The Hematologist

January-February 2013, Volume 10, Issue 1

Getting Over the Ex: Is Plasma Exchange Replaceable?

Margaret V. Ragni, MD, MPH

Published on: February 04, 2013

Dr. Ragni indicated no relevant conflicts of interest.

Callewaert F, Roodt J, Ulrichts H, et al. Evaluation of efficacy and safety of the anti-VWF Nanobody ALX-0681 in a preclinical baboon model of acquired thrombotic thrombocytopenic purpura. Blood. 2012;120:3603-3610.

Feys HB , Roodt J, Vandeputte N, et al. Inhibition of von Willebrand factor – platelet glycoprotein Ib interaction prevents and reverses symptoms of acute acquired thrombotic thrombocytopenic purpura in baboons. Blood. 2012:120:3611-3614.

Plasma exchange has greatly reduced the morbidity and mortality of thrombotic thrombocytopenic purpura (TTP). Yet, even when combined with corticosteroids and/or rituximab (Table), not all patients respond and complications related to the exchange procedure remain.1 Thus, better therapeutic approaches are needed.

In both the congenital and acquired forms of TTP, deficiency of the metalloprotease ADAMTS13 results in decreased or absent cleavage of high-molecular-weight multimers of von Willebrand factor (VWF).2 These unprocessed ultra-large (UL)-VWF multimers spontaneously bind to platelets forming platelet-rich thrombi that occlude the microvasculature (a pathologic process called thrombotic microangiopathy). It is this process that causes the end-organ damage that accounts for the clinical manifestations of TTP (i.e., thrombocytopenia, microangiopathic hemolytic anemia, renal insufficiency, and mental status changes).

Taking advantage of the known pathobiology of TTP to develop novel approaches to therapy, two teams of investigators independently reported that anti-VWF antibodies prevent signs of the disease in a baboon model of acquired TTP. Experimentally, TTP was induced by injecting animals with 3H9, a monoclonal antibody that blocks ADAMTS13, thus mimicking the acquired form of the human disease. Callewaert and colleagues evaluated the efficacy of nanobody ALX-0681. Nanobodies are modeled after heavy-chain- only Igs found in camels, llamas, alpacas, and other members of the family Camelidae and are much smaller (12-15 kDa) than standard antibodies (150-160 kDa). ALX-0681 is a bivalent humanized nanobody that targets the A1 domain of VWF that binds to platelet GP1b, the VFW receptor on platelets (Figure). Given concomitantly with 3H9, ALX-0681 prevented the onset of TTP; and given subsequent to antibody-mediated induction of TTP, ALX-0681 promoted rapid resolution of thrombocytopenia and hemolytic anemia.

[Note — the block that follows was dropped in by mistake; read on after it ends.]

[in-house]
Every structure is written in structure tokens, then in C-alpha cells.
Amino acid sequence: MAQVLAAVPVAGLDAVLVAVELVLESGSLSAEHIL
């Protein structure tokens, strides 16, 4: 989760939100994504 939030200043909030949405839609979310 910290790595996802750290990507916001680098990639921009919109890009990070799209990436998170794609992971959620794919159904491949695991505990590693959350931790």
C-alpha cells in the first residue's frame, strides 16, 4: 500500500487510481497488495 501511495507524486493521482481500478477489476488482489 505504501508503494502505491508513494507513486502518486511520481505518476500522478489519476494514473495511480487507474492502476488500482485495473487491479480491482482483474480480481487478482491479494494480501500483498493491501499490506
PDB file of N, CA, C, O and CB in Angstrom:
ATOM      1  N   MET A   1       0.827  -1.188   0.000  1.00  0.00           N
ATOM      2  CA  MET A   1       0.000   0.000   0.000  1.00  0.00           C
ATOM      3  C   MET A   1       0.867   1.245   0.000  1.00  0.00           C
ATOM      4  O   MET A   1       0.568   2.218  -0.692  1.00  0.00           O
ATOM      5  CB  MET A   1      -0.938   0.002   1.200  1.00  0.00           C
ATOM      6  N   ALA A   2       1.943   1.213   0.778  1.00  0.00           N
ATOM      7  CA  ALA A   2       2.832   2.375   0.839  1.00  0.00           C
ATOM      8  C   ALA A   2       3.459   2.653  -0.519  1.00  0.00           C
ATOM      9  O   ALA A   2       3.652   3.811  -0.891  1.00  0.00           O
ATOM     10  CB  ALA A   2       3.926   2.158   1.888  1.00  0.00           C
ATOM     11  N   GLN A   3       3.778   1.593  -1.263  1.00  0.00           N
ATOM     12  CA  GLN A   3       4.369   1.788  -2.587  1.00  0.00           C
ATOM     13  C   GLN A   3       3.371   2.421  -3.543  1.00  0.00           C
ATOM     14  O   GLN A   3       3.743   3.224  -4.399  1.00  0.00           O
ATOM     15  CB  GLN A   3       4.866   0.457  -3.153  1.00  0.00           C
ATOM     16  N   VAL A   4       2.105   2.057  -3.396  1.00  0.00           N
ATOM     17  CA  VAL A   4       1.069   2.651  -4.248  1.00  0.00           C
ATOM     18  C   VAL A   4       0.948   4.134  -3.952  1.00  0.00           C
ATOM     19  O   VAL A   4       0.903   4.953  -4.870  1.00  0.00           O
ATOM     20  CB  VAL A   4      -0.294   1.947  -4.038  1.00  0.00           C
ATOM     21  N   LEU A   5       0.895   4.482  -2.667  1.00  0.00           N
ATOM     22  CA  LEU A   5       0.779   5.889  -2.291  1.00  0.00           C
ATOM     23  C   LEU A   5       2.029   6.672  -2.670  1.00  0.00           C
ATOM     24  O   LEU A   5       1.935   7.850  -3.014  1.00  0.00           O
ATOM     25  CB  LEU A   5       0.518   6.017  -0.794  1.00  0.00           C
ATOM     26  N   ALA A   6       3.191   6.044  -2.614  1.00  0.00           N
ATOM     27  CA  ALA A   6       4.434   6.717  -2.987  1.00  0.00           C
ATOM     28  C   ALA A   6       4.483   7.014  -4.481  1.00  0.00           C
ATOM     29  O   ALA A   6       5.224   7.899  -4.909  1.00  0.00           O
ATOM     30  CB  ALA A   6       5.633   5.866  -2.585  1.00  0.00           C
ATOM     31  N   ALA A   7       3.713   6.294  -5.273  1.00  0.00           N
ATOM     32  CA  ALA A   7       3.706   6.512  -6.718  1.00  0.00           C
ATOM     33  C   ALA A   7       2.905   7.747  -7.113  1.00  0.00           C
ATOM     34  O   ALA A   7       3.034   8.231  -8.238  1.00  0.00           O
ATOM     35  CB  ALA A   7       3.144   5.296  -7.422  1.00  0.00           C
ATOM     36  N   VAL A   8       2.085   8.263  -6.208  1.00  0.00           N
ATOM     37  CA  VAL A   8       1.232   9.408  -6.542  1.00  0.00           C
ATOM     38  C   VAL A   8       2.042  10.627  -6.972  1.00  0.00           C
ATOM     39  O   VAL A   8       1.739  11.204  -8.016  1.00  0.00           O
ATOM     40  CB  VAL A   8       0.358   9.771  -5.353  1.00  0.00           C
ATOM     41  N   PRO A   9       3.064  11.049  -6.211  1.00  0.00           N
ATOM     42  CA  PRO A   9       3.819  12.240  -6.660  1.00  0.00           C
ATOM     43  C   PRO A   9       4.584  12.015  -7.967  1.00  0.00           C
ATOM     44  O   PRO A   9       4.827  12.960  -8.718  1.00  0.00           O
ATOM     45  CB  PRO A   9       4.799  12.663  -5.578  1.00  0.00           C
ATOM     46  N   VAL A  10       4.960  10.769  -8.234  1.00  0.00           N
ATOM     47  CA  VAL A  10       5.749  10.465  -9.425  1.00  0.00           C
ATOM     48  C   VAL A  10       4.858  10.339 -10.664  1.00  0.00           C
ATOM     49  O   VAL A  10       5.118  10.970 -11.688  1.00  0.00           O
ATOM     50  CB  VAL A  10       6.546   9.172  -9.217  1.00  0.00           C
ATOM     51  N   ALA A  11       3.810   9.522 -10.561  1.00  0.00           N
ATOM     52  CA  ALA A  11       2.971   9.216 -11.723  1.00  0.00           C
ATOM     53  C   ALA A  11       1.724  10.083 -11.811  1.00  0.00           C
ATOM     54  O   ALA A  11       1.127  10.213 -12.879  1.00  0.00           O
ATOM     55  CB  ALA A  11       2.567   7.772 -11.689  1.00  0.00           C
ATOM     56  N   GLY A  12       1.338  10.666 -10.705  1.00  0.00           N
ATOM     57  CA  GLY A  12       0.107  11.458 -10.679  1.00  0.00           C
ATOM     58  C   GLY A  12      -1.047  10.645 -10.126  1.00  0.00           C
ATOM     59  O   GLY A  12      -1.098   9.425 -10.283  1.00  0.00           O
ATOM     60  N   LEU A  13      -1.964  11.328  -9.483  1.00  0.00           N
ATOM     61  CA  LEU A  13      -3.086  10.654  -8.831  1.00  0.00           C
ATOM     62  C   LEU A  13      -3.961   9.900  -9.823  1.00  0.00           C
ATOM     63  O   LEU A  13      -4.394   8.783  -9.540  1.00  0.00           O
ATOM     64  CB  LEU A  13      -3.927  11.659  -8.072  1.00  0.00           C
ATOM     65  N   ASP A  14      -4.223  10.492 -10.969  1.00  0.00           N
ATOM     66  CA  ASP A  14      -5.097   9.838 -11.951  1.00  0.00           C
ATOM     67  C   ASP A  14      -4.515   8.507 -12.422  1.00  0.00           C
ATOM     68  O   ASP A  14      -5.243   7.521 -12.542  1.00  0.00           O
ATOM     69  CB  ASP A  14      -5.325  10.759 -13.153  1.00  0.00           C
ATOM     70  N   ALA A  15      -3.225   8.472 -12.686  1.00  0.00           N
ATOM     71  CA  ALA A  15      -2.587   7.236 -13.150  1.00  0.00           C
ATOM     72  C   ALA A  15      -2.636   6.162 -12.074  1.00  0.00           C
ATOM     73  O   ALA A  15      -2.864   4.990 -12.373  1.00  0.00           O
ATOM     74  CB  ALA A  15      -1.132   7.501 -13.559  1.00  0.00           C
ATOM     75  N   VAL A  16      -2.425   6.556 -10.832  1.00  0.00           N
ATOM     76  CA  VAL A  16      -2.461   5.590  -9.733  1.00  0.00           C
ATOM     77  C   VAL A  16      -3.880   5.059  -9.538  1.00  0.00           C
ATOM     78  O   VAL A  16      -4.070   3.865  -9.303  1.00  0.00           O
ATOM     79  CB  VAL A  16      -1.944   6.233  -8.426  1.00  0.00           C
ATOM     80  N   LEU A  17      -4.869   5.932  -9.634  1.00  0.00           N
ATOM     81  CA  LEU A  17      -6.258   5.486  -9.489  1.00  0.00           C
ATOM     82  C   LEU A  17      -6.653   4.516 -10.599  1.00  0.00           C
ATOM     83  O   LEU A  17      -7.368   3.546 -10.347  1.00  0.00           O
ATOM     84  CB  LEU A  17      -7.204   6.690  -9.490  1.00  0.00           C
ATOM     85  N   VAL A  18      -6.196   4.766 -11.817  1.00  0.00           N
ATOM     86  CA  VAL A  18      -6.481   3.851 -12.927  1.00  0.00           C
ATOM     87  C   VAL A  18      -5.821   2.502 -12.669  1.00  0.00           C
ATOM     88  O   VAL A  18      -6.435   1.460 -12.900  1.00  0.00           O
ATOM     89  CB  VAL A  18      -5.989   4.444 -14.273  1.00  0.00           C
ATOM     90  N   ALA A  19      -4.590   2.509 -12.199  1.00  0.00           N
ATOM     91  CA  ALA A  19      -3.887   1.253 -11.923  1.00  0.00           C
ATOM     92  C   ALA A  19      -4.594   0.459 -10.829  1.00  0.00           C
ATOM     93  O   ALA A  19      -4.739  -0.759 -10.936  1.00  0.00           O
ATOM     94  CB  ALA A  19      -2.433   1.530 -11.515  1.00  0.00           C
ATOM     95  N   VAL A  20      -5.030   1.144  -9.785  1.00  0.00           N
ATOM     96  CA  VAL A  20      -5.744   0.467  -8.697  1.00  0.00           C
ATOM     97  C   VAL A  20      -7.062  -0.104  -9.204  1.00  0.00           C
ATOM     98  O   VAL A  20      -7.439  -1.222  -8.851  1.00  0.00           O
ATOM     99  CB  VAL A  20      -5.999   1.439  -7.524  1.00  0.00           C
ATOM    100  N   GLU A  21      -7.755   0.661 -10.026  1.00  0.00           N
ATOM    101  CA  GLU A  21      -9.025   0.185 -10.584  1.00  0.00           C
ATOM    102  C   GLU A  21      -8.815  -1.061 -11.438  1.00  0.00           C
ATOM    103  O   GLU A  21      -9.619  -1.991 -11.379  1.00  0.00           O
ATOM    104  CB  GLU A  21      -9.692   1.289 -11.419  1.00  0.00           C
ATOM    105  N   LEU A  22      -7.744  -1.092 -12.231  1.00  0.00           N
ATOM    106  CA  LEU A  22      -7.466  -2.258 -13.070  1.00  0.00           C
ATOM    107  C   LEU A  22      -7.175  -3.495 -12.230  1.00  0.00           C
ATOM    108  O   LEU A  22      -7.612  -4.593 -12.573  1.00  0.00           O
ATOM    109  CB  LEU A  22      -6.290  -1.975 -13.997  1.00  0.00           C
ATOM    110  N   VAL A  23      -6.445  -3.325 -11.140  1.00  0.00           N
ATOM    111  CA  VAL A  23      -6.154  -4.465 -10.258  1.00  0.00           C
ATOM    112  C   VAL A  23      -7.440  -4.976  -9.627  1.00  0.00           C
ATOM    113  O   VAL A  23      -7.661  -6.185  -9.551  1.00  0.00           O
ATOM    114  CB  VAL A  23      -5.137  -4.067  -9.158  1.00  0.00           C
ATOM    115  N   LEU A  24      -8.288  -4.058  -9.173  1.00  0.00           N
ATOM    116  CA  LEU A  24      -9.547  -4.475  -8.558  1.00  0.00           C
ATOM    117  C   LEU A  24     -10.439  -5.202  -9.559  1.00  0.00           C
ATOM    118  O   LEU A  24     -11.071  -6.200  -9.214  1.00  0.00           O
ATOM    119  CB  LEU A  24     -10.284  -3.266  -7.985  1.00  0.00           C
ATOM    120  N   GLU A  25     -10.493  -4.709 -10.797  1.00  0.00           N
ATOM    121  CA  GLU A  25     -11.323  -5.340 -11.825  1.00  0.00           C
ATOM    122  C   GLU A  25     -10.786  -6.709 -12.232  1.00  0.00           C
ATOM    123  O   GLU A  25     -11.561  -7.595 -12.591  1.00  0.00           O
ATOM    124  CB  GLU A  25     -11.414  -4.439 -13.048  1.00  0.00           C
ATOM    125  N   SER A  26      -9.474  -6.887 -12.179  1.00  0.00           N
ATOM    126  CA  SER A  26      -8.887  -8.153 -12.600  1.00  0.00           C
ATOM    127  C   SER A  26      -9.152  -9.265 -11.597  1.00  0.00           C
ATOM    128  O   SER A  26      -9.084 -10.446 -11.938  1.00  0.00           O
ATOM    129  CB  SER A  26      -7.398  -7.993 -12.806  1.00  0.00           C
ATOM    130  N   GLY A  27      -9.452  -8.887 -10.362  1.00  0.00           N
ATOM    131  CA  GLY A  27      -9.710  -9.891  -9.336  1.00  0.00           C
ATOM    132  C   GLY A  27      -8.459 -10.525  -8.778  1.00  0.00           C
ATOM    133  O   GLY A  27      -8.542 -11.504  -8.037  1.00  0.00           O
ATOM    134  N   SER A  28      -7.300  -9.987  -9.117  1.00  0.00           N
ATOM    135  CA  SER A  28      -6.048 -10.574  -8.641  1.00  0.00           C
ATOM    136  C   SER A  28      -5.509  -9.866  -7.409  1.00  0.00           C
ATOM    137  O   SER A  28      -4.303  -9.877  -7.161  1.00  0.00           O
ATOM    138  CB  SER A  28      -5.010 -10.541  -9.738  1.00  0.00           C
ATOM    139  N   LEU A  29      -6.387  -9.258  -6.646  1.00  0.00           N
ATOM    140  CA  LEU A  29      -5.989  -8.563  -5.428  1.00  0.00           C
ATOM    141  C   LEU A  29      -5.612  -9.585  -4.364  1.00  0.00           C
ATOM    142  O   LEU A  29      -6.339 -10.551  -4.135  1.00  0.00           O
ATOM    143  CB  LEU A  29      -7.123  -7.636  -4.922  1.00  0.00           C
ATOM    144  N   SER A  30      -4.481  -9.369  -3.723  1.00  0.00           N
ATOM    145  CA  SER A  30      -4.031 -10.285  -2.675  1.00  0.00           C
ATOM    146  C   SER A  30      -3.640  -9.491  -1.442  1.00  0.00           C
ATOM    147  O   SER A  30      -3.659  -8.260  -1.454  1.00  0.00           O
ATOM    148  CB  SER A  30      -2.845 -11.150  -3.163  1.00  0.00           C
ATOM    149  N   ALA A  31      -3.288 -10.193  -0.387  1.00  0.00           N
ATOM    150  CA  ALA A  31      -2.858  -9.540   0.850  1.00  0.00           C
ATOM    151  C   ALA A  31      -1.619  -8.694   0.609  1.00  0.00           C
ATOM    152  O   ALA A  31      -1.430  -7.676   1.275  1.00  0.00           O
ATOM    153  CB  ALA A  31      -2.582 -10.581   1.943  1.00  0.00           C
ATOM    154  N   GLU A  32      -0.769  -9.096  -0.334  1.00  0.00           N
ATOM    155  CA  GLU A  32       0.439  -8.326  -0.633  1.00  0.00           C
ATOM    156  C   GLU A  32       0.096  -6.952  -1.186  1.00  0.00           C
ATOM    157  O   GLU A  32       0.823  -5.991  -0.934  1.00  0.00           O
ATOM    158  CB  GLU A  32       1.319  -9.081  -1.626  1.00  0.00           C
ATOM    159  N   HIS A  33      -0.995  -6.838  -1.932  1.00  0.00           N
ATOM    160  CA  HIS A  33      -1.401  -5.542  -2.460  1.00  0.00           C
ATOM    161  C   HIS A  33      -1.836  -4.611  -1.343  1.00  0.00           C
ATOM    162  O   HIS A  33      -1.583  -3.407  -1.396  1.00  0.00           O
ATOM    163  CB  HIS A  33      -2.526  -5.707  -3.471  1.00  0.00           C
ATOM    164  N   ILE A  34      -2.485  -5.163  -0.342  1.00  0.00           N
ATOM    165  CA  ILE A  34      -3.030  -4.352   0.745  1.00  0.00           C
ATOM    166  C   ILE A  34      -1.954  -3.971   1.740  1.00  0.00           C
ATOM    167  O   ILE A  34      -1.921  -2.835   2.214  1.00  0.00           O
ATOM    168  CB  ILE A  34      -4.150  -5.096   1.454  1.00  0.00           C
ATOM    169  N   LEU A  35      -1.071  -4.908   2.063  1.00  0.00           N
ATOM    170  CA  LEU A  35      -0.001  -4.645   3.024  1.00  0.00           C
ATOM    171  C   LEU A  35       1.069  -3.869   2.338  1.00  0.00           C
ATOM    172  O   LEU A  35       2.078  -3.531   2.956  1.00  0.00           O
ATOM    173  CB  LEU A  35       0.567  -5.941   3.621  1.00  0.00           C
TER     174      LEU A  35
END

Feys and colleagues investigated the effects of the humanized murine monoclonal anti-VWF antibody GBR600 and showed it was effective in both preventing and reversing the thrombocytopenia in the baboon model of TTP. The efficacy of GBR600 was shown to correlate with the capacity of the antibody to inhibit VWF activity.

The clinical modulation of TTP by anti-VWF monoclonal antibodies demonstrated by Callewaert et al. and Feys et al. provides an exciting new approach to treat TTP, specifically by blocking the interaction between UL-VWF multimers and platelet GP1b in order to prevent formation of pathologic platelet thrombi. Importantly, neither brain CT scans nor post-mortem analysis revealed signs of bleeding in the animals treated with the nanobody ALX-0681.

How applicable are these studies of antibody-induced TTP in baboons to the human disease? First, it is important to note that the baboon model may represent early TTP only, as the targeted inhibition of ADAMTS13 by the monoclonal antibody 3H93 results in thrombocytopenia and hemolytic anemia, but no endorgan disease, including absence of neurologic dysfunction and renal insufficiency in the animal model. Secondly, ADAMTS13 deficiency is alone sufficient to cause thrombocytopenia and microangiopathic hemolytic anemia in the baboon model, with no requirement for exogenous triggers of disease, as is typical in human TTP. Thirdly, while starting anti-VWF therapy early may eliminate signs of the disease, recognition of human TTP may be delayed until neurologic symptoms develop or until clinical symptoms become sufficiently severe for patients to seek medical attention. Thus, it is unclear if the timing of the experimental treatment is informative from a clinical perspective.

If disease can be averted by anti-VWF therapy, better diagnostic tests to recognize disease earlier would be ideal. Alternatively, if the therapy is safe and inexpensive, early treatment might be practical and desirable in patients with suspected, but unproven, TTP. Clearly, additional studies are needed to define the extent to which anti-VWF monoclonal antibodies can affect the natural history of TTP in humans and to determine when in the course of the disease anti-VFW antibody treatment is effective and if it is sufficiently effective as monotherapy or best used in conjunction with standard therapy centered on plasma exchange.

1. George JN. How I treat patients with thrombotic thrombocytopenic purpura: 2010. Blood. 2010;116:4060-4069.

2. Lenting PJ, Pegon JN, Groot E. Regulation of von Willebrand factor-platelet interactions. Thromb Haemost. 2010;104:449-455.

3. Feys HB, Roodt J, Vandeputte N, et al. Thrombotic thrombocytopenic purpua directly linked with ADAMTS13 inhibition in the baboon (Papio ursinus). Blood. 2010;116:2005-2010.

back to top